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An Explosion in Afghanistan Nearly Killed Him. Now, It’s Inspiring His Senate Bid.

Lying in an Afghan desert, ravaged by flames and drenched in diesel, Sam Brown realized he was about to die.

It was September 2008, and Mr. Brown, who was then a lieutenant in the US Army, was leading his platoon to rescue his comrades who had fallen into an ambush by the Taliban. Then his Humvee hit a roadside bomb. With a burst of fire and a crashing sound, Mr. Brown’s life was changed forever.

“I remember lying there face down in the Kandahar desert, trying to scoop dirt on myself to smother the flames, to no avail, and wondering: How long will it take? he to die burned? What happens when I die? » Mr. Brown recalled this in an interview with the New York Times. “And then, literally, making the decision to give up the will to live.”

But he survived. A comrade, also injured in the explosion, rescued Mr. Brown and his platoon gave him first aid until he could be evacuated to a hospital. In a Texas burn unit, he underwent more than 30 surgeries during his three-year recovery and was left with permanent scars.

Today, Mr. Brown, 40, who retired as a captain for medical reasons, is the leading Republican seeking to challenge Senator Jacky Rosen, a Democrat, in what is expected to be one of the Senate races the most competitive of this cycle, with the potential to determine control of the room. At campaign stops, Mr. Brown does not dwell on his dramatic history, focusing instead on inflation, which many Nevadans have felt acutely, and at the border. But his experience is a central part of his appeals to supporters as he works to raise the kind of money needed to run a statewide campaign against a well-funded incumbent.

His emails frequently contain lines such as “God is real. I almost met him” and “They blew up my body, but they will never destroy my mind.” » He compared headlines about President Biden’s “fiery” attitude to his own burn scars. “You want to see fire, my friend? I am literally fiery,” read one email, which included a photo of his scarred face. “I will stay in the fire. I will take the flames.

And Mr. Brown was inspired to run for office, he said, because he wanted to help people who were suffering in their darkest moments, the same way a comrade had saved him in Afghanistan.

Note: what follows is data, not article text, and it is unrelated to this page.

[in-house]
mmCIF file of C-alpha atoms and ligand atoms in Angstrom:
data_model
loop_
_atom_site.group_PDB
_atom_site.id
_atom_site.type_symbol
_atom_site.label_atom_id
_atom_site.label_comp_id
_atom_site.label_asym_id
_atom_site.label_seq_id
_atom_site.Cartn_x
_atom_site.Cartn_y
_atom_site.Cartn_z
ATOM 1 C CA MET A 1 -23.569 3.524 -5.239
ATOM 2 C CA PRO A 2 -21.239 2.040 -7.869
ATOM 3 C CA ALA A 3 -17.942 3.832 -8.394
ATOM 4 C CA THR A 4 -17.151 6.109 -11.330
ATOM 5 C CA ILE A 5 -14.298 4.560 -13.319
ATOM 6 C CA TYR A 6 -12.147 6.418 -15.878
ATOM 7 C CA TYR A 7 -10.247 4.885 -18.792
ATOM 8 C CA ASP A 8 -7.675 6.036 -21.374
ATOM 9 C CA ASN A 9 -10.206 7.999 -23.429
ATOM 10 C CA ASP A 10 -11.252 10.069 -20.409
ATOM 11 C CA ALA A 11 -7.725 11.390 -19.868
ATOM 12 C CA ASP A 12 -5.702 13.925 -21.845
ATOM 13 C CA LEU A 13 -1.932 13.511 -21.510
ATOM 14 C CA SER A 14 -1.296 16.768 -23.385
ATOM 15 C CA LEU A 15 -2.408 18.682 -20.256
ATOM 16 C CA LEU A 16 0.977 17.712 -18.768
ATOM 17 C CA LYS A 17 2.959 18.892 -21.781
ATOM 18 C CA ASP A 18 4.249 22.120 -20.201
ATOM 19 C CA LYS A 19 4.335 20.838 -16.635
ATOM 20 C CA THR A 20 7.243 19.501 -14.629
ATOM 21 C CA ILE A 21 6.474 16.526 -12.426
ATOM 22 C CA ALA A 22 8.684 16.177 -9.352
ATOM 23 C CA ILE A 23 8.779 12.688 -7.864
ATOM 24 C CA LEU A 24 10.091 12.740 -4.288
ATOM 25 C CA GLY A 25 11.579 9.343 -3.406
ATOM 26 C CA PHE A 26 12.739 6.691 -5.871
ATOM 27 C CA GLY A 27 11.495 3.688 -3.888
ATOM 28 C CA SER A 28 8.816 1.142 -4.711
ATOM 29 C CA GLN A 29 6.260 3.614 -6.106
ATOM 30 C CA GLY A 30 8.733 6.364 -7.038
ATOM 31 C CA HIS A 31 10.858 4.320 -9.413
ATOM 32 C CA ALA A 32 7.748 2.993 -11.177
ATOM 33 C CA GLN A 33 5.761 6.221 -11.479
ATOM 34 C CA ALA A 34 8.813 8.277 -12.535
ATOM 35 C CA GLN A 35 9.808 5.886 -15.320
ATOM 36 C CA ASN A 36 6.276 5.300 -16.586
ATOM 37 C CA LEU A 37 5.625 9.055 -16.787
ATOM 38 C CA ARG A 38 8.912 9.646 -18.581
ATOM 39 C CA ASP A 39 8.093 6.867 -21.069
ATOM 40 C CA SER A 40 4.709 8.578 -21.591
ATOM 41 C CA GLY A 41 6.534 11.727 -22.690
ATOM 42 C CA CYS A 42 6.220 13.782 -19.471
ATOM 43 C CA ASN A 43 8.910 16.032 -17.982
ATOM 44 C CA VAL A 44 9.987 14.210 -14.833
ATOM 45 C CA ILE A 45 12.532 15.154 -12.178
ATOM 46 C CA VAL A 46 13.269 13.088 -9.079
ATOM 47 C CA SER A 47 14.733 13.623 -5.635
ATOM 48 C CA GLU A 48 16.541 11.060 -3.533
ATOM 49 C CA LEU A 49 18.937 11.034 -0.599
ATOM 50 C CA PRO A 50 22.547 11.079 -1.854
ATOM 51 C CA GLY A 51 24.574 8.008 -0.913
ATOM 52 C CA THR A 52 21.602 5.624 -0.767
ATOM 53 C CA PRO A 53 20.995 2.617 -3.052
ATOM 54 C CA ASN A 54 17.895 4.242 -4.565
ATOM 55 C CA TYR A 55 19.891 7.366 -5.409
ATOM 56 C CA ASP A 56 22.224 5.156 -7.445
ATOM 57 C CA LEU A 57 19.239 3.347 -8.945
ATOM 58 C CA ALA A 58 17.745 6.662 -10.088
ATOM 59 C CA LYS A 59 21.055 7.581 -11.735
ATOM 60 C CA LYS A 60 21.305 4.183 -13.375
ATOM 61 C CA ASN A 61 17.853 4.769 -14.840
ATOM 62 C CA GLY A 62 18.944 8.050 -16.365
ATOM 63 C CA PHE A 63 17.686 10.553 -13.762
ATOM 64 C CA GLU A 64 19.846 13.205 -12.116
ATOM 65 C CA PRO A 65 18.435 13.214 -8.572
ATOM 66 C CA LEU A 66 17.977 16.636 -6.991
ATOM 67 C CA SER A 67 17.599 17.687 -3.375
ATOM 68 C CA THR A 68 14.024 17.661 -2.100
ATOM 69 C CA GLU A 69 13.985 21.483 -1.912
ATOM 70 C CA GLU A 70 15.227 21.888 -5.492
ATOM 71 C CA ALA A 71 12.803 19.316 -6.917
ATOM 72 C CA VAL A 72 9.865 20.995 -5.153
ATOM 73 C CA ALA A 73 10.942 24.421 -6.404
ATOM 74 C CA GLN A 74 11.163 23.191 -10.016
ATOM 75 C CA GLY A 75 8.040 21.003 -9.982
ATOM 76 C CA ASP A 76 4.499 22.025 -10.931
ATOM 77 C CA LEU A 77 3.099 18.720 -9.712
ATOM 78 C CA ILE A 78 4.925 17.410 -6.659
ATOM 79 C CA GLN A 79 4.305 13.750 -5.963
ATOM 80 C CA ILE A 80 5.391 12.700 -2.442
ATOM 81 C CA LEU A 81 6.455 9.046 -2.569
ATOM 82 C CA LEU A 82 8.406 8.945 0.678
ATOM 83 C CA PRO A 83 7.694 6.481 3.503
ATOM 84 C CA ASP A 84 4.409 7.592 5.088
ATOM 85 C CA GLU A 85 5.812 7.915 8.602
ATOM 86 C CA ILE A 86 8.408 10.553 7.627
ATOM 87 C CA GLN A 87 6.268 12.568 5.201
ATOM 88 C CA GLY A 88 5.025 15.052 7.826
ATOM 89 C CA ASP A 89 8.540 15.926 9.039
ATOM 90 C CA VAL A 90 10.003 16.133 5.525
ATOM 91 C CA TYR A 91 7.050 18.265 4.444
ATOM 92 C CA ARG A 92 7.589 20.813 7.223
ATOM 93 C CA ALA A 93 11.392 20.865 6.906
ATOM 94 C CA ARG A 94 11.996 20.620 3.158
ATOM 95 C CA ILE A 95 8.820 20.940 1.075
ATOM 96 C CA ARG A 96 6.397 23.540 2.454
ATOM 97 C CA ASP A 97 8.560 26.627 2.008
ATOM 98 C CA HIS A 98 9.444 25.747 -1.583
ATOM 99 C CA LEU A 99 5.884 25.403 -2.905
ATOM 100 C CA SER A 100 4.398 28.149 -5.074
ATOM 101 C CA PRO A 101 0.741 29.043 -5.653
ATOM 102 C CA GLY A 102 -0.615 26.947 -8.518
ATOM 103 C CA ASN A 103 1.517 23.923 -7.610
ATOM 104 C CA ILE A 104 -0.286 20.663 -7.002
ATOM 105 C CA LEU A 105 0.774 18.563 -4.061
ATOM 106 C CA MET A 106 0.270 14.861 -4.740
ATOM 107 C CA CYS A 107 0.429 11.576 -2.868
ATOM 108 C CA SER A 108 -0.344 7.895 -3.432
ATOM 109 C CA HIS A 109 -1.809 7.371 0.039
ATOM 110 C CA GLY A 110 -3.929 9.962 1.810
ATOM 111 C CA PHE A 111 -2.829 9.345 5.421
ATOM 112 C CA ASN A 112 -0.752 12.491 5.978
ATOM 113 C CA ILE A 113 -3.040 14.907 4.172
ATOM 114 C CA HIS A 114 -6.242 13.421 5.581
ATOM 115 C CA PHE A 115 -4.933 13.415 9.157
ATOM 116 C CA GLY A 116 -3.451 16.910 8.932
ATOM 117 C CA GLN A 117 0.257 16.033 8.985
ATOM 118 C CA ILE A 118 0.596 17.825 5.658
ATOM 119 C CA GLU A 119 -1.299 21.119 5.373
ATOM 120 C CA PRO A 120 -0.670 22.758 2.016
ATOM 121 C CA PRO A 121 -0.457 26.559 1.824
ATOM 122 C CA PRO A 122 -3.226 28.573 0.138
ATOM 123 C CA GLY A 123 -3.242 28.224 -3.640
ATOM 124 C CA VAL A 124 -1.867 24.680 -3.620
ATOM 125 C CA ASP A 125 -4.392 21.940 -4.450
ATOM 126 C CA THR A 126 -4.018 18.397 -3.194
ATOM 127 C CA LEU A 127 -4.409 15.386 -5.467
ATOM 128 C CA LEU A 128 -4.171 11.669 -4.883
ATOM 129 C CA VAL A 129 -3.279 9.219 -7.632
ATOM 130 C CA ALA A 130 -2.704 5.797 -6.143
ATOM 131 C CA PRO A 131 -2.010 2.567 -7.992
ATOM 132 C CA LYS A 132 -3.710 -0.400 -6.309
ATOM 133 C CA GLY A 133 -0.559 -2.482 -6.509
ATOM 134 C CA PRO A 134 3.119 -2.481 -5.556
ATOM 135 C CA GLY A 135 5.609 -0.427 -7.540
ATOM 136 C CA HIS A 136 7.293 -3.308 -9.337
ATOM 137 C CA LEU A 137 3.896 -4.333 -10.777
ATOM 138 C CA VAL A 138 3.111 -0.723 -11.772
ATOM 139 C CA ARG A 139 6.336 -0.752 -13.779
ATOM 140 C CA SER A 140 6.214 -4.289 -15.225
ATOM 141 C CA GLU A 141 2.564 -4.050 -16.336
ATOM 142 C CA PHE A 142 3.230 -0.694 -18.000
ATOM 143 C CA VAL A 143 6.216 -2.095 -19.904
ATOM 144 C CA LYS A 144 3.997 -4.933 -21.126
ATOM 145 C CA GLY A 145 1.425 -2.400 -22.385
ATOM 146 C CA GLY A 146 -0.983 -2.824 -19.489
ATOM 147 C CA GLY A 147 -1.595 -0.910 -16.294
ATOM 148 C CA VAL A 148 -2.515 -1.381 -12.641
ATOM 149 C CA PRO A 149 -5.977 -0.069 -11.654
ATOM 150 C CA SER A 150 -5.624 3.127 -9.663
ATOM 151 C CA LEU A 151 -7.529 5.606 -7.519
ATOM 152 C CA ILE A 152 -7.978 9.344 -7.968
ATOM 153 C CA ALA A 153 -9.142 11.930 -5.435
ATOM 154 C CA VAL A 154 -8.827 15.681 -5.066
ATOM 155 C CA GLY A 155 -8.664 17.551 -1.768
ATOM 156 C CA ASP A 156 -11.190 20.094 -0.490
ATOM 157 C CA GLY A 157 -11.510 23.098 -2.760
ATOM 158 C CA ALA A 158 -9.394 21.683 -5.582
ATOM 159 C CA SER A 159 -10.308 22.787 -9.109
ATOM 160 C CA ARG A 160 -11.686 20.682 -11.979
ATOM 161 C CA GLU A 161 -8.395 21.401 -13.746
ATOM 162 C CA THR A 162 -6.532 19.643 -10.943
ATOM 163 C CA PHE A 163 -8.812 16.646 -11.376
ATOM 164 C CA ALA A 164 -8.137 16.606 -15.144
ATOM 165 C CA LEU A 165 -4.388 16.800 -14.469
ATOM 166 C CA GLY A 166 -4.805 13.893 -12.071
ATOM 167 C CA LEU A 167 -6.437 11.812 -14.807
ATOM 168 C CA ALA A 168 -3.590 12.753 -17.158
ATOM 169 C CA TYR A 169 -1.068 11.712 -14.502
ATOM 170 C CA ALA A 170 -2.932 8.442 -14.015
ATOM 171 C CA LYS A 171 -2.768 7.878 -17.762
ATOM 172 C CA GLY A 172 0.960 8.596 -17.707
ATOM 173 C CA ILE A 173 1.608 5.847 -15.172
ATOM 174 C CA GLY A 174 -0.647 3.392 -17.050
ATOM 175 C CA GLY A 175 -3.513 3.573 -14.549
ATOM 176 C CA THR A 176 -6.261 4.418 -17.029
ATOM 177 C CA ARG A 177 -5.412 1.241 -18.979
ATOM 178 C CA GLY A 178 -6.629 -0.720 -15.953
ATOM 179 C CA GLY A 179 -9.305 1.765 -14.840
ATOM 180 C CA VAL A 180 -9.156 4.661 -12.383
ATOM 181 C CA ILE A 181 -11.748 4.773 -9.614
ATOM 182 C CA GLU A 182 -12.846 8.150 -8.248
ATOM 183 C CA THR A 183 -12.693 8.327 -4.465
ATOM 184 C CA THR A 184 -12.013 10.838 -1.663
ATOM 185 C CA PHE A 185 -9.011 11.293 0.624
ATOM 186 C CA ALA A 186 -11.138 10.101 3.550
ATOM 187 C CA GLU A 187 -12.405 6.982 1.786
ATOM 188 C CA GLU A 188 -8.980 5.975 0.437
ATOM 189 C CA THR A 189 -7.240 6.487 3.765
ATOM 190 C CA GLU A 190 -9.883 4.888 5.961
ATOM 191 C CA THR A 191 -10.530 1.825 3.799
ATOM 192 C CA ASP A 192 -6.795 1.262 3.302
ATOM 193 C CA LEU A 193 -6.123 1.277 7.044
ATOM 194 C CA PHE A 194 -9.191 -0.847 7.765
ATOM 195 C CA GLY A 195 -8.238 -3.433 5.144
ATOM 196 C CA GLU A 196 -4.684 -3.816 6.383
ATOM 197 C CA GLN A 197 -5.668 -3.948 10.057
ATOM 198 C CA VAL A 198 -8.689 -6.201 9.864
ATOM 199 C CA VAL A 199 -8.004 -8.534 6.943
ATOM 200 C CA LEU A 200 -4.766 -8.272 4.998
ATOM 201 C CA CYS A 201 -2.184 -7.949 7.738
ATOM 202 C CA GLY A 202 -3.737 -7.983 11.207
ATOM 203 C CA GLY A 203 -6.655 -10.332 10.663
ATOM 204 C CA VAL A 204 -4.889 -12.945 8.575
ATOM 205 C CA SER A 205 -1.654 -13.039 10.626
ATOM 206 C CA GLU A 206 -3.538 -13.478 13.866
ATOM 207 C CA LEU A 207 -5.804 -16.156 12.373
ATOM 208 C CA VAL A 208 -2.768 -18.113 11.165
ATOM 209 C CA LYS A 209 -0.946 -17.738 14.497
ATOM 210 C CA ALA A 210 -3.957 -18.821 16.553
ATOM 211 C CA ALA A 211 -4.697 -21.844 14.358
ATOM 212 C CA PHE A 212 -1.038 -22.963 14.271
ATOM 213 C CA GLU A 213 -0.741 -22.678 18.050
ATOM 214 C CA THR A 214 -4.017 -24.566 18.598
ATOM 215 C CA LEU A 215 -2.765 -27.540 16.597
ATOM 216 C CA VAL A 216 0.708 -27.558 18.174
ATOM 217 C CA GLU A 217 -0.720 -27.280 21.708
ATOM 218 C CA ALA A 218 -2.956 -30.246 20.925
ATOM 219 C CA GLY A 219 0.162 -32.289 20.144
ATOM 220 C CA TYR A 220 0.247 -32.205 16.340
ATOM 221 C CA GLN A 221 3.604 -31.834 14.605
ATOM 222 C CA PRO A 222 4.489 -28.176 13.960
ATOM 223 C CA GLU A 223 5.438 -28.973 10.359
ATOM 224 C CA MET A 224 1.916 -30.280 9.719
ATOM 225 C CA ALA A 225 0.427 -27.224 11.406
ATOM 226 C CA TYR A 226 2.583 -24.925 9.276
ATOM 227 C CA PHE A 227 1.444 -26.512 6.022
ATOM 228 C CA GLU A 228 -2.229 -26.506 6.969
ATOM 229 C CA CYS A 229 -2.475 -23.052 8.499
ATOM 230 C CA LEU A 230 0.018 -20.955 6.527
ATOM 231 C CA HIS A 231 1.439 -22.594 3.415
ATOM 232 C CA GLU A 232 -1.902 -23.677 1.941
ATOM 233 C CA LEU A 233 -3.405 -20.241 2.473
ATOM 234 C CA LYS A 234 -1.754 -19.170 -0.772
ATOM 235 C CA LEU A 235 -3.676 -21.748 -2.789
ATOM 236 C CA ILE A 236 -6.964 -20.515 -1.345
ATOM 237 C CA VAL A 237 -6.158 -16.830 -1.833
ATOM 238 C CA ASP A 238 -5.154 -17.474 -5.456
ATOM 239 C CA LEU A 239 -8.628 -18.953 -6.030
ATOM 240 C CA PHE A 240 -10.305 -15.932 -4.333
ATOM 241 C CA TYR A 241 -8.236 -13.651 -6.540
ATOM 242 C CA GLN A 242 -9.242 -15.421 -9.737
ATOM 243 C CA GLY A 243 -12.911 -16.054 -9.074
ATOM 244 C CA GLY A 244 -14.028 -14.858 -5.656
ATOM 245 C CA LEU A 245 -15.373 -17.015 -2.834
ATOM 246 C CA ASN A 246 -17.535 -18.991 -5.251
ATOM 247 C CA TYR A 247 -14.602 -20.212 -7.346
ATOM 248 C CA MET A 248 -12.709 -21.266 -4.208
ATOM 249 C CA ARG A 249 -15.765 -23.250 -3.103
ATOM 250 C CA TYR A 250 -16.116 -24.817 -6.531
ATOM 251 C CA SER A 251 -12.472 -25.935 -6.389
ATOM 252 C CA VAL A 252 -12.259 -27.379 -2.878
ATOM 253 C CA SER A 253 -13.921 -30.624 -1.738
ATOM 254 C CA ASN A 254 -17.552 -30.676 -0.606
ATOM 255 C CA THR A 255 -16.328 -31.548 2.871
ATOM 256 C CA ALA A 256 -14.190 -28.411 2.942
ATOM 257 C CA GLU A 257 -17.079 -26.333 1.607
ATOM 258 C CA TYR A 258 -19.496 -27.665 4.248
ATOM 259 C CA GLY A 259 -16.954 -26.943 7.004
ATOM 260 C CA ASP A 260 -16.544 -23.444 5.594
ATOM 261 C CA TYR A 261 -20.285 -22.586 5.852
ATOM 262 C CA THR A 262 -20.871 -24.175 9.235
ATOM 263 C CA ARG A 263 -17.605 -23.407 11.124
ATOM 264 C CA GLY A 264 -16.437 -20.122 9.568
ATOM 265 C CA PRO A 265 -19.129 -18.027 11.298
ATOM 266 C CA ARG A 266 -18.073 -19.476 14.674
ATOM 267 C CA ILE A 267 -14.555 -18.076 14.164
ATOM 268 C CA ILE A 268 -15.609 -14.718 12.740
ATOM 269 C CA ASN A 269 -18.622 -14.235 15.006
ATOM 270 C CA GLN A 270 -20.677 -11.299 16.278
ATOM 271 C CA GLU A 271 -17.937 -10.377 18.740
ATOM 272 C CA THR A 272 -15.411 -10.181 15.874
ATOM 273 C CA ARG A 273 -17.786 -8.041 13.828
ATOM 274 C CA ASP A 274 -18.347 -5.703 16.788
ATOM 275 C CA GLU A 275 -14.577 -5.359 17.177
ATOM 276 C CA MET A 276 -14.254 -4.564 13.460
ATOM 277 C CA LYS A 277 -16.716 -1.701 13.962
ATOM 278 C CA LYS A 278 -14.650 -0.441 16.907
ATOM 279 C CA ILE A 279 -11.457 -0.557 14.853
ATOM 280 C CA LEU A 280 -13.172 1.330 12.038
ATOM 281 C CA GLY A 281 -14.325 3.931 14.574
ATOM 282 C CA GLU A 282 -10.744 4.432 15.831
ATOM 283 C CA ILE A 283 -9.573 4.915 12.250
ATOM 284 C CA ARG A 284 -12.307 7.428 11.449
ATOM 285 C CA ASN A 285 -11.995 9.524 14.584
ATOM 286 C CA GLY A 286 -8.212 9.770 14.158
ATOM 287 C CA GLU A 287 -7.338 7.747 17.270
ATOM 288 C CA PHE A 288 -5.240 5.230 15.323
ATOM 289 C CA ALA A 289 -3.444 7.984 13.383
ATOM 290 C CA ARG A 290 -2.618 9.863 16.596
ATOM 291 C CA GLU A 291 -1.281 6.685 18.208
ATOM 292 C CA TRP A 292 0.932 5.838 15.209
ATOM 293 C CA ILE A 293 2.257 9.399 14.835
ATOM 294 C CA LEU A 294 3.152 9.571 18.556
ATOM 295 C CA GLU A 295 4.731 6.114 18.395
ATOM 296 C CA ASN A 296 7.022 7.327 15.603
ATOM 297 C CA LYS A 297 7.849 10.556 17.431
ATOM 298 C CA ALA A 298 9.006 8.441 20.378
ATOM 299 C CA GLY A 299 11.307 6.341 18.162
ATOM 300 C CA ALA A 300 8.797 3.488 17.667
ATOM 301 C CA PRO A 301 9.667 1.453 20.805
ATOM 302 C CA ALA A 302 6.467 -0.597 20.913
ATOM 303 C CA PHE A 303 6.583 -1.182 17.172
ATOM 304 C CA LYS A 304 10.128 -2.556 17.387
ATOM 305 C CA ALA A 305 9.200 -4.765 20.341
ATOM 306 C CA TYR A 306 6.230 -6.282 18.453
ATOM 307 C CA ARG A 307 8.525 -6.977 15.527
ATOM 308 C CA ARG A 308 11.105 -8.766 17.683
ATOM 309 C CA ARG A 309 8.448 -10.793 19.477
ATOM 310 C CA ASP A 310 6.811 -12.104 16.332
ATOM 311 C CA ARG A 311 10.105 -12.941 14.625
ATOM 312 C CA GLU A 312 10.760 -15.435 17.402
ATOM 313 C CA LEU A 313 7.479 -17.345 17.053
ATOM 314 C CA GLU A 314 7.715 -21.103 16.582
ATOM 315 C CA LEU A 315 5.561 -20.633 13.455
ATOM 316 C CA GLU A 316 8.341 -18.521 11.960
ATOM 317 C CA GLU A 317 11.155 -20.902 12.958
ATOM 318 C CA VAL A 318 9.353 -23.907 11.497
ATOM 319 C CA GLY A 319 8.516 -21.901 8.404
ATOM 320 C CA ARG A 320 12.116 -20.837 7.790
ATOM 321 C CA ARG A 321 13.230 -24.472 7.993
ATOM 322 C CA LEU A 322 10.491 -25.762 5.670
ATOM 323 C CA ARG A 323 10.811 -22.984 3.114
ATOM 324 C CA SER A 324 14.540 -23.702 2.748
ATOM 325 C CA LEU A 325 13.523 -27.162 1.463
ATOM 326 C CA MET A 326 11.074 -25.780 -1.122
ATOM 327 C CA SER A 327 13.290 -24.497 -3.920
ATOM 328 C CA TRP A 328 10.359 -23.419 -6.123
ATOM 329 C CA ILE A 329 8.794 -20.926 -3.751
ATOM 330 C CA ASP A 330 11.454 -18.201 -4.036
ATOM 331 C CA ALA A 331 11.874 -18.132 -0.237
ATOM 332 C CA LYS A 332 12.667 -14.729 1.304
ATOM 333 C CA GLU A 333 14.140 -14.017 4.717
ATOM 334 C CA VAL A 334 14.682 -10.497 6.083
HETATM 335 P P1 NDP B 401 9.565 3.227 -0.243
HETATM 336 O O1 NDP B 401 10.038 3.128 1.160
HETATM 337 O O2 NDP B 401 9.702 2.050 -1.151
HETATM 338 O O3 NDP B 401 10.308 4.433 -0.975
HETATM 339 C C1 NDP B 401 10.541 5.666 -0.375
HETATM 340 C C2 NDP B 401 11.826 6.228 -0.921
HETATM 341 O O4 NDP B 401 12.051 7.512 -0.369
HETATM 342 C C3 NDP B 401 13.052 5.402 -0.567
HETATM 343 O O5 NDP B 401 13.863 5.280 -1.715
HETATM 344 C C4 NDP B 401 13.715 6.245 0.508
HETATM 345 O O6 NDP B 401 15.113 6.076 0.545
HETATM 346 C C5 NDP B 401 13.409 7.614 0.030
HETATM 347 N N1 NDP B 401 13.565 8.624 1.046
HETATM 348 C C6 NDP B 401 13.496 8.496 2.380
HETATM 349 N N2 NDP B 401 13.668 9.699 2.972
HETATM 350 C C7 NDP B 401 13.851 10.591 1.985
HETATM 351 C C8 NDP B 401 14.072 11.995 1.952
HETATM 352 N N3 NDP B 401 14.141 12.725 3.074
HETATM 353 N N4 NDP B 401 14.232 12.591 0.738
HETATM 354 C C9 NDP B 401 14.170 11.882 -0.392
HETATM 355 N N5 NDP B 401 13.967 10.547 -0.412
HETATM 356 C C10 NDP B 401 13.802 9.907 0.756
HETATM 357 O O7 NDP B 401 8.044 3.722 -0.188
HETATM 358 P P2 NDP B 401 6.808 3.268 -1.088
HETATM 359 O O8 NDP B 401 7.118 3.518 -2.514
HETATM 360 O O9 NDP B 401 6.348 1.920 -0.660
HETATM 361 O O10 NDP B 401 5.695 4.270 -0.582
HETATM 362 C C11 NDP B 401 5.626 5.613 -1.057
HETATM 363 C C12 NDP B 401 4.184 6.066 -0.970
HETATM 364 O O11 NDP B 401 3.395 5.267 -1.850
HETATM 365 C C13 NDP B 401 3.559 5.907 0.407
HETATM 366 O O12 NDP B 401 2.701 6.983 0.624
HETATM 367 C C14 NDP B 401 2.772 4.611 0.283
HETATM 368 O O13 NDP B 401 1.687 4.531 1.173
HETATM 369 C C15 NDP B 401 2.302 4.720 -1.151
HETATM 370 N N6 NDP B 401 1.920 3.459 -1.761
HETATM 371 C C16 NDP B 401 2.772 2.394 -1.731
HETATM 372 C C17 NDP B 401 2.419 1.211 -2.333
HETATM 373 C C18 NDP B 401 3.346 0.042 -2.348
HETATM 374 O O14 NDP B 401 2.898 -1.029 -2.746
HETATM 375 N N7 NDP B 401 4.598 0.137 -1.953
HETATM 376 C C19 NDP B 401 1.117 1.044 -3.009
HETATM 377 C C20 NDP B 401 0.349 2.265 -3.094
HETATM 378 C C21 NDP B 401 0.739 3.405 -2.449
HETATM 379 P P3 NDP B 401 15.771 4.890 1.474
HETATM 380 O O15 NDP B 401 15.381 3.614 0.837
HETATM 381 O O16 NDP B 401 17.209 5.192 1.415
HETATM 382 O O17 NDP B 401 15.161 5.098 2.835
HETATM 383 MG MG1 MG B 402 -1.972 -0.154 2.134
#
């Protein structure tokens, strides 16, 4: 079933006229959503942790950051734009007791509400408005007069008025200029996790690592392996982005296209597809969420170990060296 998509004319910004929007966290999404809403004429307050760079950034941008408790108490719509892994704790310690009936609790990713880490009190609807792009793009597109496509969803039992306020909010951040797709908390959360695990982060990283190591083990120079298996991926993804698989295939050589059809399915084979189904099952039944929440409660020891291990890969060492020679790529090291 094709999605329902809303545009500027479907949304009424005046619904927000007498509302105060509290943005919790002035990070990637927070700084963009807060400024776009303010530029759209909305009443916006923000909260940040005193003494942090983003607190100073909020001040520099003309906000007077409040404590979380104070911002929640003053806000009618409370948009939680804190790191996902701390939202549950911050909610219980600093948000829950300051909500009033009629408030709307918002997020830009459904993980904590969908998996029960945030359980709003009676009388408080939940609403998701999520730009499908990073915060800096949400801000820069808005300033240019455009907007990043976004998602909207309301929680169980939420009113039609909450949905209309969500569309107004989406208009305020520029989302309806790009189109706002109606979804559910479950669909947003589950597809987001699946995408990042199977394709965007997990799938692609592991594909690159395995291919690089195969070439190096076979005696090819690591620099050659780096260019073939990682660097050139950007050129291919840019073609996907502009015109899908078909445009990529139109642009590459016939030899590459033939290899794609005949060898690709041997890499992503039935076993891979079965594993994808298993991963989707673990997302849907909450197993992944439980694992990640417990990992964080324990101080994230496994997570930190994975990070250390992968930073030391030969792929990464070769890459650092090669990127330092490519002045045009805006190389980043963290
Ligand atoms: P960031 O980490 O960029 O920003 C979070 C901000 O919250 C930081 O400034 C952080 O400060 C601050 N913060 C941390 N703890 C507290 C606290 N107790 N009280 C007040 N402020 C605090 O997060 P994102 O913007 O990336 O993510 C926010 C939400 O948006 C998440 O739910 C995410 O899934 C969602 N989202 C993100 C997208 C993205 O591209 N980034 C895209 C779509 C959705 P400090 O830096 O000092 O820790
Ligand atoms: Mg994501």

“I see a lot of despair in our country right now,” he said, “and I approach this Senate race with the perspective of having been the beneficiary and blessing of someone who is came to my aid when I needed it. it’s the most.

Mr. Brown, who was unsuccessful in the 2022 Republican Senate primary in Nevada and has never held elected office, could face a formidable opponent in Ms. Rosen. His campaign plans to emphasize his bipartisan reputation while arguing that Mr. Brown’s relatively short time in the state — he moved from Dallas to Reno in 2018 — and various startup jobs, d he non-profit and consulting roles he’s held over the past 12 years since leaving the military doesn’t make him best suited to help the people of Nevada.

Democrats are particularly keen to highlight Mr. Brown’s past opposition to abortion and his recent attempts to soften his stance. (A measure enshrining abortion access in the state Constitution is expected to come up for a vote in November, and Democrats nationally have been boosted in recent elections by the political power of the issue.)

Still, Mr. Brown could avoid some of the pitfalls of other recent candidates who were seen as too extreme for Nevada’s general electorate by avoiding a bruising primary battle, said Amy Tarkanian, the former chairwoman of the Republican Party of Nevada. Nevada.

With a big financial and electoral advantage – polls show a double-digit score in the June 11 primary – Mr. Brown avoided a debate with his rivals. Although he attended some community events, he was not particularly ubiquitous during the election campaign. In February, he acknowledged to guests at a Nevada Republican Club luncheon in Las Vegas that he had held relatively few campaign events in the state as he traveled the country raising money. (His campaign, which raised $2.4 million last quarter, has set a goal of raising $20 million total.)

What Mr. Brown has done is work to appeal to independents who could influence the general election, rather than just conservative voters, in part by changing his rhetoric on abortion. He has also avoided tying himself too closely to former President Donald J. Trump, although he has been more vocal in his praise of Mr. Trump in recent months.

“I find it refreshing to have a Republican who is willing to stand his ground and say, ‘No, that’s what I believe.’ I’m not going to give in to the noise of the far right,” Ms. Tarkanian said.

Her main rivals – and Ms. Rosen’s campaign – were less impressed. Mr. Brown waited until January to support Mr. Trump, a delay that did not go unnoticed on the right.